the price of oilvcr, and it wan impracti
cable to do go either by the creation of a
monopoly by international agreement or
by the regulation of the production. He
aitueu mat; me meuiDerH oi me commiu
sion would render a public service bv
helpiti(f to Mpread the conviction that
eriotiM uimcuuy aiienueu tne solution
oi the silver quention.
NltiiHtloii at llluefleld.
Wakhinotok, D. C The Navy De
partment has received a teleirram from
Captain Wateon announcing the arrival
of the Ban FranciHco at Colon. 8he will
take on coal, and will return to Blue
lleldH, relieving the New York, which
will ntart for home. Captain Watxon
says that Clarence, the Mowjuito chief,
who was deponed by the Nicaragoang,
liuil Iwun tint Imj.lr anil iliat it ia niuaa.
ary to protect American intereotB. The
conditions are fluch. that in Captain
V a twin's itidKment a warship must re
main at liluefielils. The Jtritinh. he savs,
take lite same view of the case, and will
keep the Majjit ienne.- -
To Accept the Loan,
Kltw Yoiilf. TliB rpiIvra nt flm
Northern 1'aflfic have unanimously re
solved to accent the loan of II .000.000
offered by the reorganir.ation committee
oi i ne ijoniinoKiers lor tne prompt
payment of the lirst-niorlgaKe coupons
due July 1. The loan is to be made at
n,lll'IU IHIV-ITCI' 11UIIUU, VWillllliRBIUfl miu
directlv to thereceiverHwho will act
wun ice authority oi tne court ana re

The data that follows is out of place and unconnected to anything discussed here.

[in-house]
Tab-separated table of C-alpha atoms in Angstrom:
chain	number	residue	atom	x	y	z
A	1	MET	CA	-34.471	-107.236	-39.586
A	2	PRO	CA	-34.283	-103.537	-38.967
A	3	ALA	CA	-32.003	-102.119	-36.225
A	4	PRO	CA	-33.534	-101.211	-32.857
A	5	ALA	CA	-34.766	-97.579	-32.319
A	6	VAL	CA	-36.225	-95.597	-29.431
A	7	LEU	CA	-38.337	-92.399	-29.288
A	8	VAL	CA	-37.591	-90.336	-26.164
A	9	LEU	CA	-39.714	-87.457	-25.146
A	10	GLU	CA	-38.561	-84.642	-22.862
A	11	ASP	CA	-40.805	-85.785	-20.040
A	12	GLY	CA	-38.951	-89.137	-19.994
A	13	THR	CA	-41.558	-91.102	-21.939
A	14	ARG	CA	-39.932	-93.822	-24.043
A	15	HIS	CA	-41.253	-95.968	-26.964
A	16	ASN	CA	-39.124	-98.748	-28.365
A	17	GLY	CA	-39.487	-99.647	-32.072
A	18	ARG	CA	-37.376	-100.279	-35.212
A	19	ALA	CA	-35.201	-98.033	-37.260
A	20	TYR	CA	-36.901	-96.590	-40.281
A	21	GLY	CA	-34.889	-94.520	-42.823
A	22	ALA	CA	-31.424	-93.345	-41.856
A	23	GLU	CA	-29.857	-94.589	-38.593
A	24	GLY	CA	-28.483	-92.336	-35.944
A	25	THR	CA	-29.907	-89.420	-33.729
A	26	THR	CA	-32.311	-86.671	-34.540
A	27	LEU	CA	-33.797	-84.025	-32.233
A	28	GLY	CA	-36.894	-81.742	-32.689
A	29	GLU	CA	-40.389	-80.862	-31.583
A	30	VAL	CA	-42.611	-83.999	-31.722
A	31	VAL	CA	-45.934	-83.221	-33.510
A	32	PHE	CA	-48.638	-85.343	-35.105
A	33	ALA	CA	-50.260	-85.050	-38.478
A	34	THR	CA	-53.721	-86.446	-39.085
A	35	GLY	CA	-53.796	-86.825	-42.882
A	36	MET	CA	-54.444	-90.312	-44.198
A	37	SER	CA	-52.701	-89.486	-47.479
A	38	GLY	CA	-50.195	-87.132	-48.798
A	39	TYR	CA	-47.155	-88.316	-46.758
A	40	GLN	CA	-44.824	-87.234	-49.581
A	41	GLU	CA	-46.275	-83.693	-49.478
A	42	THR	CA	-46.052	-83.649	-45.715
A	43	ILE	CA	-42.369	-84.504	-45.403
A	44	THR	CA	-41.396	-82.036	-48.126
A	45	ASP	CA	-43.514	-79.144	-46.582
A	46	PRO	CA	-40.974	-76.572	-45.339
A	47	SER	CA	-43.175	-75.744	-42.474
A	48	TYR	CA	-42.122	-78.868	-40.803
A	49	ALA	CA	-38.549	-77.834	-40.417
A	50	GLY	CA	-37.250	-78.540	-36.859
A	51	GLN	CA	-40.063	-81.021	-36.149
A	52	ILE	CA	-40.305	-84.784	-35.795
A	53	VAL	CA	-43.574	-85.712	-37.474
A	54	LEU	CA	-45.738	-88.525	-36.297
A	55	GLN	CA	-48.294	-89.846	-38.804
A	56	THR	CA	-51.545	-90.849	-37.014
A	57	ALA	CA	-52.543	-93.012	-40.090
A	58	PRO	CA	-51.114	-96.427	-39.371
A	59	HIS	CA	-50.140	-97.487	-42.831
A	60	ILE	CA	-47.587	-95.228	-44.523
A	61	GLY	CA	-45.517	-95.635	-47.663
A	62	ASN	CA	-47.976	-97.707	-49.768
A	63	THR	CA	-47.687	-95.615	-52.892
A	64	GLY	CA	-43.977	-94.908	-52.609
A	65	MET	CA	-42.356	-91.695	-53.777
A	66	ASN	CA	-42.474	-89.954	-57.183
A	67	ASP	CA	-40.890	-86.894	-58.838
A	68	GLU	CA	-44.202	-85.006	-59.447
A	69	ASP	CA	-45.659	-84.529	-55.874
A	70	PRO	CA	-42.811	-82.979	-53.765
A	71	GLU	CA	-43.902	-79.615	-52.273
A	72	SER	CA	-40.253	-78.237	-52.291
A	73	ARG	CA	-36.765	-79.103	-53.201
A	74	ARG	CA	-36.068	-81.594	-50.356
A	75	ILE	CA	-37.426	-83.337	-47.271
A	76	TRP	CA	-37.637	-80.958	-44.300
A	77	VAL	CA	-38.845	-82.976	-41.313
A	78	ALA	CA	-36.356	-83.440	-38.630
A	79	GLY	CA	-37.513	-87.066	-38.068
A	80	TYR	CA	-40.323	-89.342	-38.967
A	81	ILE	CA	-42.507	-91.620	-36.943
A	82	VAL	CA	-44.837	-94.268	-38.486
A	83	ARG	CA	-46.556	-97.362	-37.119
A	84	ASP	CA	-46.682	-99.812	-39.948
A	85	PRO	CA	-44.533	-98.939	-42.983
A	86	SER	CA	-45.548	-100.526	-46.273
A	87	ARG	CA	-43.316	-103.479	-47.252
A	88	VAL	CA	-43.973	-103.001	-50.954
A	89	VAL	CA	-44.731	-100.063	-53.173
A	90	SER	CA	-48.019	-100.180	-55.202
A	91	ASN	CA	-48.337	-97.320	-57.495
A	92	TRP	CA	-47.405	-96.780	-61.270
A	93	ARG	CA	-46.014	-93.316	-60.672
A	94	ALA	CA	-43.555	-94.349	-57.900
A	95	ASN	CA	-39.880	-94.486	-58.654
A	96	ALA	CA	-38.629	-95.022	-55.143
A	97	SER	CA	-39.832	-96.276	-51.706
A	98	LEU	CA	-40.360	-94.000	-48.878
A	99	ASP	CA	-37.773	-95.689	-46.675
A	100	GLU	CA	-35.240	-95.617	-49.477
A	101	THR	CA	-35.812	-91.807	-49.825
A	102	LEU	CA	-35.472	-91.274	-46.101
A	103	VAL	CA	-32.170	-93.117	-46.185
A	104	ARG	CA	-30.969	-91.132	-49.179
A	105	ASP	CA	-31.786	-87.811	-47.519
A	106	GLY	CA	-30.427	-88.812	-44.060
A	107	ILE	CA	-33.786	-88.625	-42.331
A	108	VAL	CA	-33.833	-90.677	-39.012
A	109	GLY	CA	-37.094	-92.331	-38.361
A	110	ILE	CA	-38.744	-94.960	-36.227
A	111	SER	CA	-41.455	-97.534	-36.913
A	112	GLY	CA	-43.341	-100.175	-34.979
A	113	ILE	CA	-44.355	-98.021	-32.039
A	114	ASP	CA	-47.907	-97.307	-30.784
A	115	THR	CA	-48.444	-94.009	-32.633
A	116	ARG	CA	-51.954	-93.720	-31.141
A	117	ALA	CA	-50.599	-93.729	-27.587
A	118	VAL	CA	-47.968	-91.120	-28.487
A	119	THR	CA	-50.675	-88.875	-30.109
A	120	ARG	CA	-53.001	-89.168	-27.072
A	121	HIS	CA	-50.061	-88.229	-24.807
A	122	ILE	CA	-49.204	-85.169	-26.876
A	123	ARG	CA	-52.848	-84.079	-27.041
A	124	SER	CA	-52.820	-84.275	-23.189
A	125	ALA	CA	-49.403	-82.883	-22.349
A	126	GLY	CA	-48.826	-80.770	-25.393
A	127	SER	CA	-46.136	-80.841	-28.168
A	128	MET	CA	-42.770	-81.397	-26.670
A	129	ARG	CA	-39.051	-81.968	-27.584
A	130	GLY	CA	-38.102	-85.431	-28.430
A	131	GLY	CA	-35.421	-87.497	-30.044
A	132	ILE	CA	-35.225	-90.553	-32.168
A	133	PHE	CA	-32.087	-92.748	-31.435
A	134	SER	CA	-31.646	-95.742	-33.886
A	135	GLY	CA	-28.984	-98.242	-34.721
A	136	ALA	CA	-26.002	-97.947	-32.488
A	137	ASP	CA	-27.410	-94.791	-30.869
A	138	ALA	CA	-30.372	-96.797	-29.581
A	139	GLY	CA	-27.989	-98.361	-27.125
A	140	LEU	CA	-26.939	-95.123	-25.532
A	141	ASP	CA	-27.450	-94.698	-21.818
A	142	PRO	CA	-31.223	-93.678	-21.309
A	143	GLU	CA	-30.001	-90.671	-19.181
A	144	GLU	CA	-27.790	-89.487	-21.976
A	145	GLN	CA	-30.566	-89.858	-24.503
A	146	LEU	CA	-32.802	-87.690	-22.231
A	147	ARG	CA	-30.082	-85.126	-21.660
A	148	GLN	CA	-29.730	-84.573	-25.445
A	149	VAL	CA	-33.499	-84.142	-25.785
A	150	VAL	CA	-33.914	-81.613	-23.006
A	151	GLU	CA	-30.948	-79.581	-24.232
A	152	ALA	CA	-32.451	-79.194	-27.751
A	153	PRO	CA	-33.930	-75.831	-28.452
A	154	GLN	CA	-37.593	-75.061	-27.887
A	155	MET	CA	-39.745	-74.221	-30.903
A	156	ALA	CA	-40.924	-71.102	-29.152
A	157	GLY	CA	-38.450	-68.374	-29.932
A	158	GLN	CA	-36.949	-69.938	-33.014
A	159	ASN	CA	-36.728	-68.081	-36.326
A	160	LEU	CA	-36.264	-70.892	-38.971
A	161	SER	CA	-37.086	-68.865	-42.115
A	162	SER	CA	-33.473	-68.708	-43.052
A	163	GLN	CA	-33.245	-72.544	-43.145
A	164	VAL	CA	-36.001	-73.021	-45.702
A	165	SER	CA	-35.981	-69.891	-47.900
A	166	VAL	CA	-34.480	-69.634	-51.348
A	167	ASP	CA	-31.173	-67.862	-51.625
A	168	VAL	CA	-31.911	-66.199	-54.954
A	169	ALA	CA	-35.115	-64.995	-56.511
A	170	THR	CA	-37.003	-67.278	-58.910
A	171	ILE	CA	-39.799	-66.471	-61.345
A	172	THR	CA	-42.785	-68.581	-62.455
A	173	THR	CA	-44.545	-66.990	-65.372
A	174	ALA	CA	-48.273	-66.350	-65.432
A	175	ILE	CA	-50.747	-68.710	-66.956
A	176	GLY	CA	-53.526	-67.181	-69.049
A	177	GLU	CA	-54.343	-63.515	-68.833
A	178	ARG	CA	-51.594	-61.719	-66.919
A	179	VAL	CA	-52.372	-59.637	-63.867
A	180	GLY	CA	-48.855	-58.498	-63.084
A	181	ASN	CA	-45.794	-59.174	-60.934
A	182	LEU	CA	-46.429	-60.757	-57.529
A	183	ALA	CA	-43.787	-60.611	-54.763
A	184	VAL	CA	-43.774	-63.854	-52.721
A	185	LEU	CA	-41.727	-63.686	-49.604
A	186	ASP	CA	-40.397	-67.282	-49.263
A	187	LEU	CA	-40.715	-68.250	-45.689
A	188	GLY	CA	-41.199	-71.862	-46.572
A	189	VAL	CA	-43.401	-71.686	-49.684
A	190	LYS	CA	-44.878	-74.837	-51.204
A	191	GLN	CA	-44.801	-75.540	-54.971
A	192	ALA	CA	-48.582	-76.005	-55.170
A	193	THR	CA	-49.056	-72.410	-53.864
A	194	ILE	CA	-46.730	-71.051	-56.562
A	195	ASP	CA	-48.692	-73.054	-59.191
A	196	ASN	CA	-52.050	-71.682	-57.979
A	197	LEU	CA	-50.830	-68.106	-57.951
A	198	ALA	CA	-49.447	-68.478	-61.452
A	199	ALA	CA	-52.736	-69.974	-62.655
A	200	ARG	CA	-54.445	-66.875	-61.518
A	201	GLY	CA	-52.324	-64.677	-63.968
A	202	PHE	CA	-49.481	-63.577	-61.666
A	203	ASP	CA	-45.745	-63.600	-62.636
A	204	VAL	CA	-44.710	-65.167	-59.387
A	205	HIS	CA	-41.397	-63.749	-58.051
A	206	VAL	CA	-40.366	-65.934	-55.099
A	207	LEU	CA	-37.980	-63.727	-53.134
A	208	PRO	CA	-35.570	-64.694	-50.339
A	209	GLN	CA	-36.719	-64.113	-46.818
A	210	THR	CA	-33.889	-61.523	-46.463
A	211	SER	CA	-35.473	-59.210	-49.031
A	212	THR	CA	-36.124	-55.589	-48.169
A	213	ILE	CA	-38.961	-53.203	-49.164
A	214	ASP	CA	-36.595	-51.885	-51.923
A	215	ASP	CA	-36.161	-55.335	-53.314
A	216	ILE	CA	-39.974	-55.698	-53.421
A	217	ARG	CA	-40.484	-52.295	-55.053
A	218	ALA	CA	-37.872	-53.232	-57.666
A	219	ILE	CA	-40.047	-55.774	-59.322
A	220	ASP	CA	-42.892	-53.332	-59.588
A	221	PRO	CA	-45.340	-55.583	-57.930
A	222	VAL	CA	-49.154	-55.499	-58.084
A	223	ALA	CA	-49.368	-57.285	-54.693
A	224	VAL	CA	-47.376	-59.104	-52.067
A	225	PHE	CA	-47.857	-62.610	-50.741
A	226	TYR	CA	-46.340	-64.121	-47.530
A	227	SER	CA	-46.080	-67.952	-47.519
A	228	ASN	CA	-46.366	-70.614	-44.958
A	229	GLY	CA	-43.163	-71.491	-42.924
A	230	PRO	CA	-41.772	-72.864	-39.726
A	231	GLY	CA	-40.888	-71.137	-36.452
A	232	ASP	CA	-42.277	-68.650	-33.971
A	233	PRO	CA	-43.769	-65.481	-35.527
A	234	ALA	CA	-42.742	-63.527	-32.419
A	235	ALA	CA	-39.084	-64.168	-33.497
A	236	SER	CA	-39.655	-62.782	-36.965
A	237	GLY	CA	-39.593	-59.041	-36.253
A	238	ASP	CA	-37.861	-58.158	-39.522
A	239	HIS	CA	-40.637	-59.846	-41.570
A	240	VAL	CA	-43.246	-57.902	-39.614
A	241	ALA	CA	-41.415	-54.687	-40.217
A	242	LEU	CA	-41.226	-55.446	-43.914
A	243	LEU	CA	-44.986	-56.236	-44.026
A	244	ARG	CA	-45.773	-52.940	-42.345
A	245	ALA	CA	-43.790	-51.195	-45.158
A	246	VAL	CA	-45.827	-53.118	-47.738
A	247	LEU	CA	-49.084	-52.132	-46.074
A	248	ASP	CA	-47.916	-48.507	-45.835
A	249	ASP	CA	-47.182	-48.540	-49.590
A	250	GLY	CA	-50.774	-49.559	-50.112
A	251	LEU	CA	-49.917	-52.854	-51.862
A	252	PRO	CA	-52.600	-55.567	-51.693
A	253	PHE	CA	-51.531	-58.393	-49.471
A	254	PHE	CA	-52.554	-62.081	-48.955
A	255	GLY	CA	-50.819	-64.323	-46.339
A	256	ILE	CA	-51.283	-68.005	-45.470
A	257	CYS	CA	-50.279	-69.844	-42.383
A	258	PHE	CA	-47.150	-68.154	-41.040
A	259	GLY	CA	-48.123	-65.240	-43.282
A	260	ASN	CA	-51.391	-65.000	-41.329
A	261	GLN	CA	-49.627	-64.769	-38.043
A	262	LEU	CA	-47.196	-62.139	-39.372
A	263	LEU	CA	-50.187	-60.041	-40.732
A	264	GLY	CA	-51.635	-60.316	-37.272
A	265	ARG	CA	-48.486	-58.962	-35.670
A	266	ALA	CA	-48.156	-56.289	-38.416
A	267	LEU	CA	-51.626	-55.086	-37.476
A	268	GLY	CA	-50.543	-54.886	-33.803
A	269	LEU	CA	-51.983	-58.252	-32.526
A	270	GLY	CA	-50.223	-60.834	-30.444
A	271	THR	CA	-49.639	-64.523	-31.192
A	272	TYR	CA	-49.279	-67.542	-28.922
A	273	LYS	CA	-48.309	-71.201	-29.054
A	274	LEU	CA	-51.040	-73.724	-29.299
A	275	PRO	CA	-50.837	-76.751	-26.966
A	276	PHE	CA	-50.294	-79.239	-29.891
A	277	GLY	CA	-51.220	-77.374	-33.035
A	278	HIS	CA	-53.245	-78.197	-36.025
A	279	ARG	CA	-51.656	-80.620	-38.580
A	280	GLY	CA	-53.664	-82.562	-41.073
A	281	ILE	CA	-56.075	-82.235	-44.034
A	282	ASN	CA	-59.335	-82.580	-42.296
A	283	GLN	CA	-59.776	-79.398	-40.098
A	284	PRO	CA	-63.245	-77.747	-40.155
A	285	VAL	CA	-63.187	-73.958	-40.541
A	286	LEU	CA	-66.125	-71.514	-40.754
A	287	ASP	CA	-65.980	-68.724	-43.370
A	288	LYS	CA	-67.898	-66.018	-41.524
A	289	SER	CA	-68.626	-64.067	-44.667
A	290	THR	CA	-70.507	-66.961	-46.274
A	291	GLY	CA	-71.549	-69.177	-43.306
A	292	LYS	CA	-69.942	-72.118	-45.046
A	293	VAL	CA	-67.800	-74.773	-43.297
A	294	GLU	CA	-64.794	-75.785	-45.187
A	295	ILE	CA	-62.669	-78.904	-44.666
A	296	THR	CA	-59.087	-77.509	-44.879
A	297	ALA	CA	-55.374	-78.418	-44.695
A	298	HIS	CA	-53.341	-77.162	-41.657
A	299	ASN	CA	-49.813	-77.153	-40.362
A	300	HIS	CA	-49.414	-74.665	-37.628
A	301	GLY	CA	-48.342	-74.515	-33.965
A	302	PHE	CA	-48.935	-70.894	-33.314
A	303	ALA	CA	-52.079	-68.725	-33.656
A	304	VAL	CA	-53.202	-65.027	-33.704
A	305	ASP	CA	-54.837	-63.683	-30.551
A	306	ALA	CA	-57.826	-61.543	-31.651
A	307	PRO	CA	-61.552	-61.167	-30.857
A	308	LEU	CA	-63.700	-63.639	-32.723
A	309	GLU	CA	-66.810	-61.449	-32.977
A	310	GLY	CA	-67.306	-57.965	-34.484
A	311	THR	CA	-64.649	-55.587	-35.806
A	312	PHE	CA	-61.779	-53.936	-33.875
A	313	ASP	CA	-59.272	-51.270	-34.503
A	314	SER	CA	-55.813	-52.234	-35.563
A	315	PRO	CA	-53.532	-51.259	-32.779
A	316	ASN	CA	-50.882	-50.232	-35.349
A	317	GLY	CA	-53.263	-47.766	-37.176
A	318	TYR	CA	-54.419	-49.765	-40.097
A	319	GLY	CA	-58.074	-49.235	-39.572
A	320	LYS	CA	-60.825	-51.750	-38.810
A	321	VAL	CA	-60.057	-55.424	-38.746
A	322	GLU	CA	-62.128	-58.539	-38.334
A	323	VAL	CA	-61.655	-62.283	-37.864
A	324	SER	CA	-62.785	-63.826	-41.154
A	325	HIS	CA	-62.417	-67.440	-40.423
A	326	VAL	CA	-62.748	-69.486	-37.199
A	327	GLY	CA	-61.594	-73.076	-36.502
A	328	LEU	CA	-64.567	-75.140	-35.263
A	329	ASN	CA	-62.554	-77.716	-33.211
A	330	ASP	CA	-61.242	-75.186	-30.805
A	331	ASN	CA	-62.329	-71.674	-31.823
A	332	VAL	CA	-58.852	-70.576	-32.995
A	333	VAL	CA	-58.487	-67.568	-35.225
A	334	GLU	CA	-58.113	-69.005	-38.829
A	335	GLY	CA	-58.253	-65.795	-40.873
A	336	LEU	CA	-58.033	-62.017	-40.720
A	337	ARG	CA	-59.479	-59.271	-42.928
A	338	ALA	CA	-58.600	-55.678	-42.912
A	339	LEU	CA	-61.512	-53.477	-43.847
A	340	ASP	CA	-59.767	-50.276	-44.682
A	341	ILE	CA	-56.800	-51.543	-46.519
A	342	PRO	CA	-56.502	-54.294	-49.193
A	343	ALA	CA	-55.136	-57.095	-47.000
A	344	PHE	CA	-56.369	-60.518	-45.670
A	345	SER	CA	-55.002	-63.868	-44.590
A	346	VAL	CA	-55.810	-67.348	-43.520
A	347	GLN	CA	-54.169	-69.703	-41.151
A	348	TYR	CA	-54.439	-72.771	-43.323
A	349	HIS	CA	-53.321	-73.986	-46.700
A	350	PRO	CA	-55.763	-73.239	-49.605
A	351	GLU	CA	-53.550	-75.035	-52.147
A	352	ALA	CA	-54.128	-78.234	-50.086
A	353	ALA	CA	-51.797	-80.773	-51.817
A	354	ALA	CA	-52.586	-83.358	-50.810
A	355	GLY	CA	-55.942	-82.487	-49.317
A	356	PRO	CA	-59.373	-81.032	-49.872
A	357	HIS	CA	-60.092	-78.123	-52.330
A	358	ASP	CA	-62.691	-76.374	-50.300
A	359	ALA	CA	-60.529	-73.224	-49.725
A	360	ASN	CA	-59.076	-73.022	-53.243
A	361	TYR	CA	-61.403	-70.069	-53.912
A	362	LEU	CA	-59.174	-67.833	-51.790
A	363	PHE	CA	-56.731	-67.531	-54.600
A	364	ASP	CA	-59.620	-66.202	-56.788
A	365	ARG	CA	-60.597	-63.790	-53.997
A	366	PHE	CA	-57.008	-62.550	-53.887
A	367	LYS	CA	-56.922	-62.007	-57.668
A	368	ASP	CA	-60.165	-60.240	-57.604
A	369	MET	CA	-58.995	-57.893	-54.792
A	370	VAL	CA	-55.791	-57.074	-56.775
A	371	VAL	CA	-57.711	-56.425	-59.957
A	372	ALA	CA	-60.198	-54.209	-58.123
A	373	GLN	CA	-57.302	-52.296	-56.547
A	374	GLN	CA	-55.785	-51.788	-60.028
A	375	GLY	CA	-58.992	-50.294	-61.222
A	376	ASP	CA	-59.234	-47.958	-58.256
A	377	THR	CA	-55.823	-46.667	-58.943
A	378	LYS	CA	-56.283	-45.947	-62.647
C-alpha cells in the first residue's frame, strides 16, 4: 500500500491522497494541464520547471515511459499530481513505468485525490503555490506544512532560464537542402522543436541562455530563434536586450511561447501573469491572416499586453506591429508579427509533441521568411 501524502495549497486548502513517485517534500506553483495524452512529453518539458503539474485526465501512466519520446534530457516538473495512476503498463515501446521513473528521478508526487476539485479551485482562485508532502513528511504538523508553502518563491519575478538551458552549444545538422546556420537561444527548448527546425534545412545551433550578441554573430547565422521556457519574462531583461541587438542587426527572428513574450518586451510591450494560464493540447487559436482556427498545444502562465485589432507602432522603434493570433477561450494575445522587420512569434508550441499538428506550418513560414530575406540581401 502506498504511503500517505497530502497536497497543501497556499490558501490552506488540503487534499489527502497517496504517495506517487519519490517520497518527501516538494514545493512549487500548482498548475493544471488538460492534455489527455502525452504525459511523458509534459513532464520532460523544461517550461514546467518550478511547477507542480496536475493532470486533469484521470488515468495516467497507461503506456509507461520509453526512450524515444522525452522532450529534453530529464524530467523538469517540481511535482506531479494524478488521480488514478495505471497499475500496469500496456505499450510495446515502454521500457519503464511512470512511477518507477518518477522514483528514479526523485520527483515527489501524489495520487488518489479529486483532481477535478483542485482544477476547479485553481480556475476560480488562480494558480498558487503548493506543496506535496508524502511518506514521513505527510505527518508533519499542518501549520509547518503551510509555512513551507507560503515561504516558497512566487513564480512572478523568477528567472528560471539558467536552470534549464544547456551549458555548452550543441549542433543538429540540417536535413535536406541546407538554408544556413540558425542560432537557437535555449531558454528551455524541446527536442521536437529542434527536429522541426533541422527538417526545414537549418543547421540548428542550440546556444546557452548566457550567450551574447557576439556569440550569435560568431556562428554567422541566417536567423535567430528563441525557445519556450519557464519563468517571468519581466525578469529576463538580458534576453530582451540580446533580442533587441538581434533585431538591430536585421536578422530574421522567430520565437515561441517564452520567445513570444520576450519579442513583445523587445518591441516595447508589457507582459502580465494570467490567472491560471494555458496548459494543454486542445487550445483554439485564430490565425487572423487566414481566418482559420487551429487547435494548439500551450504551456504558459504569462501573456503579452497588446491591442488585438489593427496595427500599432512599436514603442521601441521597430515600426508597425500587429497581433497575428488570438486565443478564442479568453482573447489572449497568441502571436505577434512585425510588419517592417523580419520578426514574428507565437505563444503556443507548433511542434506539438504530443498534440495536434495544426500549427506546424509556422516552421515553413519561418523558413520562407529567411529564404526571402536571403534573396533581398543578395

pay the same trout the net earnings of
the months following.
18 THE OE3T.
Tl e Onlv Machine that will ew BACK WARP
well a FOR WARP without atopplng. quiet,
Llghl-Rumiliig, ailjualab'.e In all Its part.
WE SELL TO DEALERS ONLY.
UNION MANUFACTURING CO,
WM. PKTEIt, Owner,
SALT LAKE, DENVER,
Omaha, Kansas City,
CHICAGO, ST. LOUIS
Uniirc t,ie Quickest to Chicago
nUlSIO ana the East.
.. : ,1. rt A..... 1... nl
Ulllo Kansas City.
Through Pullman and Tourist
Sleepers, Free Reclining Chair
Cart, Dining Cars.
H. II, II. CI,AKK, 1
K. ' KI.LKIiV A NDK'ltHON, Ri'eeivera.
KltKPEKIC H. COC'PERT.J
For rale or Keuura liifiirniutiou call on or addreaa
V. H. HUKI.HVKT,
Aaat, lieu. ran. Agnt,
HS4 Washington St., cor. 3d. PORTLAND, OR
! f v.
The Claim of the Government
Will Be Resisted.
BOSS BUCKLEY AND HIS LAMBS
Four-Fifth of the Bualneaa Section of
' the Metropolis of the North weat I
flooded -Kualuea Paralyzed.
Portland, Ok. The flooded district
in this city ia constantly extending, and
now covers four-fifths of the business
portion and a large part of North Port
land, in which a large number of resi
dences are more or less flooded. Front
street, the wholesale district, has seven
feet of water on it. The entire whole
sale district is under water, all the banks
are flooded, and nearly all the retail
stores and seven or eight hotels. Busi
ness is almost paralyzed. Elevated side